After more than 50 years of intergalactic funk, George Clinton, pioneer funk artist, captain of the mothership, songwriter, and producer, is retiring from touring at the age of 77. He gave NOLA an end-of-2018 gift as he graced the House of Blues stage for two back-to-back sold-out shows, performing for the city a final time.
In classic Parliament-Funkadelic fashion, Clinton and the funk mob filled the stage with their famous liveliness, leading a nearly three-hour-long dance party with a mix of songs, both old and new. From the new Parliament album, they performed songs like “Backwoods,” “I’m Gon Make U Sick” (their first new song in 38 years), and “Mama Told Me,” and off the new Funkadelic album, ones such as “Get Low,” “Hard on You,” and "Meow Meow.” And of course, a P-Funk show isn’t a P-Funk show without the classics, such as “Cosmic Slop,” “Flashlight,” “One Nation Under a Groove,” “Atomic Dog,” and “Maggot Brain” (a nearly 10-minute guitar solo led by Blackbird McKnight).
As the 2019 Grammy Lifetime Achievement Award-recipient and founder of P-Funk, Clinton has had his songs sampled hundreds of times: "Atomic Dog" (1982)has been sampled nearly 150 times; "(Not Just) Knee Deep" (1979), more than 70 times; "Flashlight" (1977), over 60 times; "I'd Rather Be With You" (1976), more than 30 times; and "Mothership Connection" (1975), approximately28 times. He has been an influence across many genres, such as hip hop, rap, R&B, and g-funk, for a plethora of artists, including The Beastie Boys, Aaliyah, Nas, Ice Cube, Tupac, A Tribe Called Quest, Dr. Dre, and many more. The vastness of his musical legacy deserves the utmost respect.
The news of Clinton’s retirement came in late April of 2018, and to many, it was no surprise. Those who have frequented P-Funk shows over past decades can notice an obvious shift in Clinton’s role on stage. In more recent shows, he can be found on stage contrarily behind the funk mob, clapping, dancing, observing, and encouraging applause from the crowd (often while sitting in a chair) as they perform; it’s almost as if he has been slowly easing P-Funk fans—who are accustomed to him being the center of attention at shows—into this transition, preparing them for his retirement.
“This has been coming a long time,” Clinton said in a statement. “Anyone who has been to the shows over the past couple of years has noticed that I’ve been out front less and less.”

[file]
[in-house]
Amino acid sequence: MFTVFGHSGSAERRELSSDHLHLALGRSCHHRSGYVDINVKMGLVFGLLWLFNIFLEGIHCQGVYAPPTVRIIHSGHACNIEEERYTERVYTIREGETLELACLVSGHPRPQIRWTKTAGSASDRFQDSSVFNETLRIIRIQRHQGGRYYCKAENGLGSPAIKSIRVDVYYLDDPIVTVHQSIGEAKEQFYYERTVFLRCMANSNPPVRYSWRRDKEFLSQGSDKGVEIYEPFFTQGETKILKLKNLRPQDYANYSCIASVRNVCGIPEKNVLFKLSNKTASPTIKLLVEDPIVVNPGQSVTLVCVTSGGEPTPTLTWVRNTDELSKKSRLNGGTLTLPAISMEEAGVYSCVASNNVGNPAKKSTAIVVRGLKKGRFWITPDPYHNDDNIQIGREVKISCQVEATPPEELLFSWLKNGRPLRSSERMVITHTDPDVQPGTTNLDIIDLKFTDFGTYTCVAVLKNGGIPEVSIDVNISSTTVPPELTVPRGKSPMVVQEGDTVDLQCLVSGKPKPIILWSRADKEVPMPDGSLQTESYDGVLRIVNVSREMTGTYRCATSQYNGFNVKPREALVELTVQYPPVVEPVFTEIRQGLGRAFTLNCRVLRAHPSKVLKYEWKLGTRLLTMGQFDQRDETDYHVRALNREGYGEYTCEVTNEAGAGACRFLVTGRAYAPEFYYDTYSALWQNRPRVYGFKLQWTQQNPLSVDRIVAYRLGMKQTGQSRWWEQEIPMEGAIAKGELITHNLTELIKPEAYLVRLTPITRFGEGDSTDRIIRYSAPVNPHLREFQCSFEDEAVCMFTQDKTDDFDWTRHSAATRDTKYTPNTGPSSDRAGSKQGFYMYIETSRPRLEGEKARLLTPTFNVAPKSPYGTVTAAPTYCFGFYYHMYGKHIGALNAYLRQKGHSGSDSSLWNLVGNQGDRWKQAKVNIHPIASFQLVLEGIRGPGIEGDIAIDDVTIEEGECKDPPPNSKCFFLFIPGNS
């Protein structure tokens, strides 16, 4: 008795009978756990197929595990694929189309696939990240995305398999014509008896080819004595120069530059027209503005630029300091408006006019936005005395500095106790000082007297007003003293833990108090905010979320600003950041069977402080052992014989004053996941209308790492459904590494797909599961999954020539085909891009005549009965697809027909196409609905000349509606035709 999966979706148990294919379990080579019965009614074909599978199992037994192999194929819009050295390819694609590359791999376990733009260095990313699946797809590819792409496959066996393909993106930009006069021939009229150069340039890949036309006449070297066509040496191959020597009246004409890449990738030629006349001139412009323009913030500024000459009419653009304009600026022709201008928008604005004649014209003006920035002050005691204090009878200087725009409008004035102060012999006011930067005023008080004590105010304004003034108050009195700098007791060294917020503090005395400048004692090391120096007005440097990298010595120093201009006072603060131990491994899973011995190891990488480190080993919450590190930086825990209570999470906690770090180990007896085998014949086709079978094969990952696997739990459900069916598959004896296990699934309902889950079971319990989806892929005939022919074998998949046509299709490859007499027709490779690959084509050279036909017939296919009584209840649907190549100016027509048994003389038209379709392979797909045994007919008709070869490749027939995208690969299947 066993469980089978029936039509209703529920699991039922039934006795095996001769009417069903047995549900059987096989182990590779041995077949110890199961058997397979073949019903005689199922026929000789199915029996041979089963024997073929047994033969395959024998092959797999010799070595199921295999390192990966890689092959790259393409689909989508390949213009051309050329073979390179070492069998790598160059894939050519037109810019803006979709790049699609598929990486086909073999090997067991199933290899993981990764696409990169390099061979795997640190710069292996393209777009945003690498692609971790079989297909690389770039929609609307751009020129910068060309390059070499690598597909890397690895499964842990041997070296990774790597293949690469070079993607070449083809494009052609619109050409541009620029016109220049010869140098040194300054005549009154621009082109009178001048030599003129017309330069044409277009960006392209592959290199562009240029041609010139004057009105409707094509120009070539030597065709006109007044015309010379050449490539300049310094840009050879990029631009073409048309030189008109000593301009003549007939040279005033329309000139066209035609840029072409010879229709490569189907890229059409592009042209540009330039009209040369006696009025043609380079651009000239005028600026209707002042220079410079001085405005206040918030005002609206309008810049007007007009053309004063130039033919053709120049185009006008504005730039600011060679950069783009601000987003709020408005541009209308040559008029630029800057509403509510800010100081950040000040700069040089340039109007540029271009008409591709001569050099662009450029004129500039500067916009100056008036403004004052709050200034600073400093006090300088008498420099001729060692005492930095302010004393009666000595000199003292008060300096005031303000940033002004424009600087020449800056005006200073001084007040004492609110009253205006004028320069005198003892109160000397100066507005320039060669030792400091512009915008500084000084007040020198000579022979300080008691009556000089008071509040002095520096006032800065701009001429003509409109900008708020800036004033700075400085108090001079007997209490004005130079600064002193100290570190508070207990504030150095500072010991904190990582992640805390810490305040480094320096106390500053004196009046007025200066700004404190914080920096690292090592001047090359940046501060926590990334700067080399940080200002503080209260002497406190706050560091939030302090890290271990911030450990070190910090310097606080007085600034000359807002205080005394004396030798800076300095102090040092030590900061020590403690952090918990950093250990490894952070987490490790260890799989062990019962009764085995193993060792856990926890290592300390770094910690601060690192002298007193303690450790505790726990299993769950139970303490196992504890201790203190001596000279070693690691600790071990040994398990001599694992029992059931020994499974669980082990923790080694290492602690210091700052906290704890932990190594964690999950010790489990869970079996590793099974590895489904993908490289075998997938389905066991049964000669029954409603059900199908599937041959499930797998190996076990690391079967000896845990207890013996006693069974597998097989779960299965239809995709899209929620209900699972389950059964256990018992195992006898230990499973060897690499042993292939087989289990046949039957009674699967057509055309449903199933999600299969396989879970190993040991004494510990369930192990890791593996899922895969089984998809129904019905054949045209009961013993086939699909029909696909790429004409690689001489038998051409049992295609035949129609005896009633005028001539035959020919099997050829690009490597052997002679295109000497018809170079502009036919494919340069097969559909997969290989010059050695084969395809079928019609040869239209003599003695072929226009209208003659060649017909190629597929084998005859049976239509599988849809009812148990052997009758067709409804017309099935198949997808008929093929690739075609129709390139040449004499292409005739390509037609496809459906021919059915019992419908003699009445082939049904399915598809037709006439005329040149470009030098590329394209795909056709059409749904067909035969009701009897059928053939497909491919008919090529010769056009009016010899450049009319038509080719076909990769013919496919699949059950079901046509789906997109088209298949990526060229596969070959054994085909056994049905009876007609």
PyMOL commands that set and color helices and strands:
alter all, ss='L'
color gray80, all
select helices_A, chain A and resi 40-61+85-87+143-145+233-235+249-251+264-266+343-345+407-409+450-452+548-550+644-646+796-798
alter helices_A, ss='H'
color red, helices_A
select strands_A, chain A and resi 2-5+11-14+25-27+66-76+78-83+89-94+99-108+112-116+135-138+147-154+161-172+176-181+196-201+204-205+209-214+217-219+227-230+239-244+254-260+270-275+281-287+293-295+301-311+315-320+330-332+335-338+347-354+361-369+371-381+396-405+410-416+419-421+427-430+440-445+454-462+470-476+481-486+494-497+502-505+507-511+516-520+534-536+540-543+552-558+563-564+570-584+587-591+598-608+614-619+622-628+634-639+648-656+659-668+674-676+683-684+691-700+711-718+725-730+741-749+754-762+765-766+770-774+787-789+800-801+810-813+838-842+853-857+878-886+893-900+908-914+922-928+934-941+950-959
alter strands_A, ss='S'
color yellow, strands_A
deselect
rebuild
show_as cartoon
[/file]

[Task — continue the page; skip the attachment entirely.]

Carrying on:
Even with Clinton less in the spotlight, shows have maintained the same exhilarating, electric, and intoxicating energy. P-Funk fans can rest assured that the funk will go on.
“Truth be told, it’s never really been about me,” Clinton added. “It’s always been about the music and the band. That’s the real P-Funk legacy. They’ll still be funkin’ long after I stop.”
As a funk/rock ‘n’ roll band, in addition to their hours of constant moving and grooving, P-Funk performs shows that are widely known for being filled with extravagant costumes (often involving heaps of sequins), props, theatrics, humor, and raunchiness, and for the portrayal of caricatures. Clinton’s last shows in New Orleans were no different, as many of these recognizable staple aspects were present in a variety of ways. For example, raunchiness wasn’t missed as the background singers sexily swayed and danced throughout the night, one even having a solo performance in a skimpy red thong-shaped bodysuit. Lots of the funk mob were decked out in sequins, including Clinton and a member who eventually dropped his calf-length sequined trench coat to perform the majority of the show in his “tighty-whities,” a seeming nod to caricature Gary “Diaper Man,” AKA “Starchild,” Snider (a member no longer with us). Sir Nose was another caricature that Clinton portrayed in his earlier days and who was present in the last NOLA shows: A newer band member wore the same long, beak-shaped nose that Clinton once wore, with a bedazzled wrestling belt that flashed across his waist, clearly reading, “Nose.” Lastly, many can recall the shoulder-length, rainbow-colored hair that Clinton sported; similarly, through almost the entirety of the show, a funk mob member could be seen whipping his mohawk-shaped, colorfully assorted dreadlocks in 360-degree motions. This all exemplified a sort of “passing of the torch,” ensuring that many of the traditions started by Clinton, which made P-Funk shows so beloved, will carry on.
Clinton, P-Funk, and NOLA share a special love connection. In 1976, the iconic stage-sized mothership (something that became a staple prop at Parliament shows) debuted here in New Orleans at the Municipal Auditorium. For the first of many times, the aluminum UFO prop descended to the stage as it expelled smoke into the crowd from 40 feet in the air. Fast forward about 40 years, and the New Orleans City Council proclaimed May 5 "George Clinton and Parliament-Funkadelic Day." Further contributing to this special bond, Clinton named the 2018 P-Funk tour the Mardi Gras Madness Tour in efforts to bring a taste of his iconic New Orleans funk and on-stage parties to shows across the country. There is no doubt that the music venues and stages of this city, which is widely referred to as funk’s founding city, will be a little less funky without his visits.
In terms of future Funkadelic performances without Clinton, he admitted in a Rolling Stone interview that a hologram of him has been created. “I already made a hologram,” Clinton confirmed. “I did it with the whole band. Maybe they can have it start performing in Vegas or some s#*t.”
Although having a George Clinton hologram in some shows may fill a fraction of the inevitable void, things will never be the same without him (in the flesh), front and center of the funk mob. His raw, creative, and unique stage presence will forever be loved, respected, and missed. Farewell, Captain!